Humanitarian Borders by Polly Pallister-Wilkins does many things, all of them beautifully. For me, it tells the story of an island, a looping “crisis”, and a carnival. The island is Lesvos, in Greece, a country whose external borders play a central role in the book (and indeed in the author’s broader research), as they partially but fatefully coincide with those of the European Union. The crisis is the border crisis of 2015-2016. The carnival – a “humanitarianesque carnival” as Pallister-Wilkins defines it in the introduction – is a space where the historically entrenched, tragic violence of Europe’s racist borders finds a farcical, but deadly, afterlife.

The text is a lucid, cogent, rich yet concise account of humanitarianism as an always paradoxical and often violent response to the injustices of unequal mobility. The first three chapters after the introduction draw on the author’s research on humanitarianism and racism, care and control, and medical humanitarianism. These chapters mobilize concepts including humanitarian borderwork (first introduced by Pallister-Wilkins in 2015), colonial amelioration, and viscosity. The conceptual range of Pallister-Wilkins’ book spans critical whiteness, critical security studies and more-than-human feminisms, and is so lively that scholars of different backgrounds and orientations will find it enriching. Through this complexity, the writing remains clear and engaged – the writing of a scholar who found herself many times in the uncomfortable positions of the activist-researcher and humanitarian-researcher. In its entirety, the book is a superb achievement. Yet it is the last two chapters (Chapter 5, “Grassroots Humanitarianism” and Chapter 6, “Decolonizing mobility and humanitarianism?”) that to me offer the most imaginative and uncanny accounts of the relation between humanitarianism and unequal mobility. In this review I focus on these two chapters, addressing the question of a humanitarianism turned into a “humanitarianesque carnival”, and what this may entail for attempts at emancipating humanitarian practice from its colonial, racist and masculinist history, or even, as the book proposes, decolonize it.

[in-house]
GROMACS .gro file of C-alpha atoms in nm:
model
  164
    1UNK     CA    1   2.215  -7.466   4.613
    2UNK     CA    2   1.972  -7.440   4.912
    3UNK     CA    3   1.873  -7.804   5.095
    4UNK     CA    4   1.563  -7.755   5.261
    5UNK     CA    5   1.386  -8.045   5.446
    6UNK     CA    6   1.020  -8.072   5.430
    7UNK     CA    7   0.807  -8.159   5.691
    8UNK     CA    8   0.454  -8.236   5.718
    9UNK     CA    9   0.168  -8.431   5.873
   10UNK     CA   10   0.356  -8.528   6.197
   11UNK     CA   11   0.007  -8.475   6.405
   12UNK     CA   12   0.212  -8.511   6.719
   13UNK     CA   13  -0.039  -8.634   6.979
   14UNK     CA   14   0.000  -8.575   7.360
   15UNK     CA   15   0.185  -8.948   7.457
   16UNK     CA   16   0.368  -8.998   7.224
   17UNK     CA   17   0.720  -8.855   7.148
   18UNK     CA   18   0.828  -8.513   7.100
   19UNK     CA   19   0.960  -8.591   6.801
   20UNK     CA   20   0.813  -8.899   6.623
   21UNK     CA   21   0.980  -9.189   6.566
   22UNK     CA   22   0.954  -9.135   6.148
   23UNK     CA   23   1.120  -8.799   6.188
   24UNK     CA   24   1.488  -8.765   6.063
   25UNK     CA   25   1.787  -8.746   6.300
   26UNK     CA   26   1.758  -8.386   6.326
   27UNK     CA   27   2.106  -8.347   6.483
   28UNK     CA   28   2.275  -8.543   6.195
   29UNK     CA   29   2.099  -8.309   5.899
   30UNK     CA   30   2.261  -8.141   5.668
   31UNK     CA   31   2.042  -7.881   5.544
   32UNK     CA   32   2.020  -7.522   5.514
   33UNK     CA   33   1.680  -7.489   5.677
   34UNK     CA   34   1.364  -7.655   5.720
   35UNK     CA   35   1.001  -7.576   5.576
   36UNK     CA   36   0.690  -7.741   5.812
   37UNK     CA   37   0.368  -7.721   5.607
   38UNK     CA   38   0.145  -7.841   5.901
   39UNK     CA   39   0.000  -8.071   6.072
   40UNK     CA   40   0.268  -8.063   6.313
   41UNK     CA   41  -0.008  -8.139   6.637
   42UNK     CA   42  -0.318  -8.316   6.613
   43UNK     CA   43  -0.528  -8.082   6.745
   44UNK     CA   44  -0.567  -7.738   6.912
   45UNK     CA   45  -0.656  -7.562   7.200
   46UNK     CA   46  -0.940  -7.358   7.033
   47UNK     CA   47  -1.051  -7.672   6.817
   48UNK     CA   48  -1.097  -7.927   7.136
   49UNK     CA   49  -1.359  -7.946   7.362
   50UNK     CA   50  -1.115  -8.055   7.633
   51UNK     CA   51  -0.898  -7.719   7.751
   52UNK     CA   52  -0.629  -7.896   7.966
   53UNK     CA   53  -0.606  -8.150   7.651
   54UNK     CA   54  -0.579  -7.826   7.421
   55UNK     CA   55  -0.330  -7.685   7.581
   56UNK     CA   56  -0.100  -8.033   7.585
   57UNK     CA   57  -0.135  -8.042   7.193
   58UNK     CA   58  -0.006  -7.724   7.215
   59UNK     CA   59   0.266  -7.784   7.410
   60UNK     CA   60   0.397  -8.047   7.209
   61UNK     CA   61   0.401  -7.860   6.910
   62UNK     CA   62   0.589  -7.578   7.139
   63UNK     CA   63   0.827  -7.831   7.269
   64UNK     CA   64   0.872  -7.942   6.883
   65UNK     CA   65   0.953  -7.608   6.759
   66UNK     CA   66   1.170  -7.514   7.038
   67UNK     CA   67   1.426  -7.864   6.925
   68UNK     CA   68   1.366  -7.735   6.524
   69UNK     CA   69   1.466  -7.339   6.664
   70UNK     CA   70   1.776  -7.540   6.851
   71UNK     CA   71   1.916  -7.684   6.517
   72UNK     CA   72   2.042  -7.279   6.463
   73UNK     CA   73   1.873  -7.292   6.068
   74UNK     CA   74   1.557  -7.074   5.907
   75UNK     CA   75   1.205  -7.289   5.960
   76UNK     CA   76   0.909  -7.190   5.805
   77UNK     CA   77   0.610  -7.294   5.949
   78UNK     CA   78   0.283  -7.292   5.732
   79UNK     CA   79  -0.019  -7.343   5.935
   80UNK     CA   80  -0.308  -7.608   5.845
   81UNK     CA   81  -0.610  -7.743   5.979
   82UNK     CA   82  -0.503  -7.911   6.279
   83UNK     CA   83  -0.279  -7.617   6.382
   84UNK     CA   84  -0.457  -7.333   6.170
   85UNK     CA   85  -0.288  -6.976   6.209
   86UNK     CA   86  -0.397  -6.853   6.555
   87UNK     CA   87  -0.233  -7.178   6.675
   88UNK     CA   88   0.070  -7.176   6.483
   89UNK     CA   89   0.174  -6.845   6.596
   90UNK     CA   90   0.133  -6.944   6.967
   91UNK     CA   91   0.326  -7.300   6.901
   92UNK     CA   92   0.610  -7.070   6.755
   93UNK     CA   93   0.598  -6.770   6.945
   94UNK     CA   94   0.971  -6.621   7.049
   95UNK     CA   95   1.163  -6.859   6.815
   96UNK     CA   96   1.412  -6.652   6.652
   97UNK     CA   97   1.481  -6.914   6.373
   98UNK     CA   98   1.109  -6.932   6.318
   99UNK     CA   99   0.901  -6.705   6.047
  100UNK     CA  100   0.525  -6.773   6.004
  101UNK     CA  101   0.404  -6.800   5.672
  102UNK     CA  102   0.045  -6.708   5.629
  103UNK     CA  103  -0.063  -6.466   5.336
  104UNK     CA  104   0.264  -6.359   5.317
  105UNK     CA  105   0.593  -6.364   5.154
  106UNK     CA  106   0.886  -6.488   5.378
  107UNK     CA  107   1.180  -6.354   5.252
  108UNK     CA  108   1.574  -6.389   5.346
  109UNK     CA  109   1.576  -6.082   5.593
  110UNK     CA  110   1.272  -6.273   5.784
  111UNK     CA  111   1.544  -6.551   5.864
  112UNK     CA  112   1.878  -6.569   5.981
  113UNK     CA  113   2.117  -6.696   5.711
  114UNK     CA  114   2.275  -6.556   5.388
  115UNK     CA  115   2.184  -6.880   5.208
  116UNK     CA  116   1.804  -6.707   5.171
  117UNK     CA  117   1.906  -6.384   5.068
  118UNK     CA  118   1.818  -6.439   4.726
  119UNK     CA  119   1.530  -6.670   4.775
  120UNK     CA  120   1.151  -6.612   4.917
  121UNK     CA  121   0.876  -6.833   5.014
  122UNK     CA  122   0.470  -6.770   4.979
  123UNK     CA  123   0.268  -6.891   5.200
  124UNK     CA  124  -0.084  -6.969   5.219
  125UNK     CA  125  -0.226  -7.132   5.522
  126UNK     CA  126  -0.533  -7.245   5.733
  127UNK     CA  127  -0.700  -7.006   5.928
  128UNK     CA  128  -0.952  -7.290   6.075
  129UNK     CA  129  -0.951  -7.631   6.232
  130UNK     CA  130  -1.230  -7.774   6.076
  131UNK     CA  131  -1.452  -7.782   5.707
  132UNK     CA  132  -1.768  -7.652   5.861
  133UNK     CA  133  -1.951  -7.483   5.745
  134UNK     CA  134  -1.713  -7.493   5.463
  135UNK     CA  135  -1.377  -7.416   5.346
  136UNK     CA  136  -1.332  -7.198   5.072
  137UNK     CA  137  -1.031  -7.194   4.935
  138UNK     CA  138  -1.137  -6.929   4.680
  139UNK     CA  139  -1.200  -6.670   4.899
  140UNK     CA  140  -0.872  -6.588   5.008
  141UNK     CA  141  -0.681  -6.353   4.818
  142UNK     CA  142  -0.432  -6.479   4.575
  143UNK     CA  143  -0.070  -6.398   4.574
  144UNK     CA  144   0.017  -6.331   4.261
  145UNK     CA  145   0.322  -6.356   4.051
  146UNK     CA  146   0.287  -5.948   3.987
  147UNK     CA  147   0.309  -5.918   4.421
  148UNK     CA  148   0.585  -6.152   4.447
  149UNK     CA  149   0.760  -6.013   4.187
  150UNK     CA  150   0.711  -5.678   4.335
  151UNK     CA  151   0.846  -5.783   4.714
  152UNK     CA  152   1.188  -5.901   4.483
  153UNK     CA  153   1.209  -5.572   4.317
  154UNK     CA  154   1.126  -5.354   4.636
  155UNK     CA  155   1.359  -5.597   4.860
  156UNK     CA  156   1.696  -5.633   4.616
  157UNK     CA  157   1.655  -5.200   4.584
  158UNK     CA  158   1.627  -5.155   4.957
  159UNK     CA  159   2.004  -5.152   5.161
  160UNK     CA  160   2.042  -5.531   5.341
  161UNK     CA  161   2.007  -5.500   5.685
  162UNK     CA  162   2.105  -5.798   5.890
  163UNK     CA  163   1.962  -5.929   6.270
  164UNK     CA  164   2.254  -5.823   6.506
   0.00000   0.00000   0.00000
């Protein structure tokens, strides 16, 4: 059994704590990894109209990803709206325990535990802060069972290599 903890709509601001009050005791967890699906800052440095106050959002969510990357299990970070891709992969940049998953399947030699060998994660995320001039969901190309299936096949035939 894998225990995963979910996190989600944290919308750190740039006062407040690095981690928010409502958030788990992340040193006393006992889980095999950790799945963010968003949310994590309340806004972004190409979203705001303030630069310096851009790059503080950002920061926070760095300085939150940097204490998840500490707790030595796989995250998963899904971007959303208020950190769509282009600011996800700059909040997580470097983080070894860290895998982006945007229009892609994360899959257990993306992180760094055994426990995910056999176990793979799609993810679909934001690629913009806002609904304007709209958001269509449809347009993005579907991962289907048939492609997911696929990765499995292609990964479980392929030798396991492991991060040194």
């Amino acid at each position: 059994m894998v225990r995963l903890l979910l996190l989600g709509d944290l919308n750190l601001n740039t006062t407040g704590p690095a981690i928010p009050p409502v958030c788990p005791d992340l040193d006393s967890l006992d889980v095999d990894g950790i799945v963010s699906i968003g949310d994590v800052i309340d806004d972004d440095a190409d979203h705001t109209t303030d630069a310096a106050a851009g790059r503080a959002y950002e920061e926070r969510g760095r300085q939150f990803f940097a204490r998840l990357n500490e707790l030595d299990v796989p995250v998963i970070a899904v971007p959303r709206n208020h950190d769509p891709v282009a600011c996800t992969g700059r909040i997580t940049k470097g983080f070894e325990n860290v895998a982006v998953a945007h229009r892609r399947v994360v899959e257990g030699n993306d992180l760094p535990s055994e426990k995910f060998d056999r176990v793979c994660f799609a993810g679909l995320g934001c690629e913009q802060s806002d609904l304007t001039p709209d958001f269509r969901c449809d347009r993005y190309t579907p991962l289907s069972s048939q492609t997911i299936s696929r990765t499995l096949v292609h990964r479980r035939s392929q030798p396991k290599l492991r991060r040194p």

In chapter 5 of Humanitarian Borders, we are introduced to a 2015 Lesvos sprawling with unlikely do-gooders. Among them, we find grassroots humanitarians – non-professionals, many from Northern Europe, mobilizing spontaneously to help the migrants arriving to the island via the Aegean Sea – but also Hollywood celebrities, aspiring digital entrepreneurs, multinational consultancy firms like Accenture, and new evangelist missionaries. The island is almost reduced to a fair “of testosterone-fueled adventure-seeking and a desire to be where the action was, coupled with an expectant media reporting on such antics to a global public keen to consume such exciting ‘feel good’ stories” (139-140). White saviourism mixes with a frantic search for social media likes and cheesy narratives of self-improvement. The scene is so grotesque that it pushes one of the volunteers met by the author to leave earlier than planned.

Scholars of borders and humanitarianism alike are no strangers to such spectacles, and indeed Kevin Rozario’s (2003) image of “delicious horrors”, originally used to highlight the unexpected similarities between the promotional material of the US Red Cross and pulp visual culture, recurs in the book. Explorers, profit-seekers and entrepreneurialists too are a constant in modern humanitarianism’s history, just like in that of European colonialism. However, Humanitarian Borders offers glimpses into a remarkable late liberal white dystopia. In some passages, it seems to gesture to the delight found in spectacles of suffering as the mark of a newly deranged white neoliberal subject. This subject moves across the stage of a carnival in which the subsumption of human experience by racial capitalism has reached a disturbingly fragmented yet pervasive stage. How can we – namely those of us racialized as white and enjoying the privileges of Western liberal citizenship regimes – find emancipation from the racist intricacies of this subject, when they have reached so deeply into our digital intimacies, livelihoods, and desires?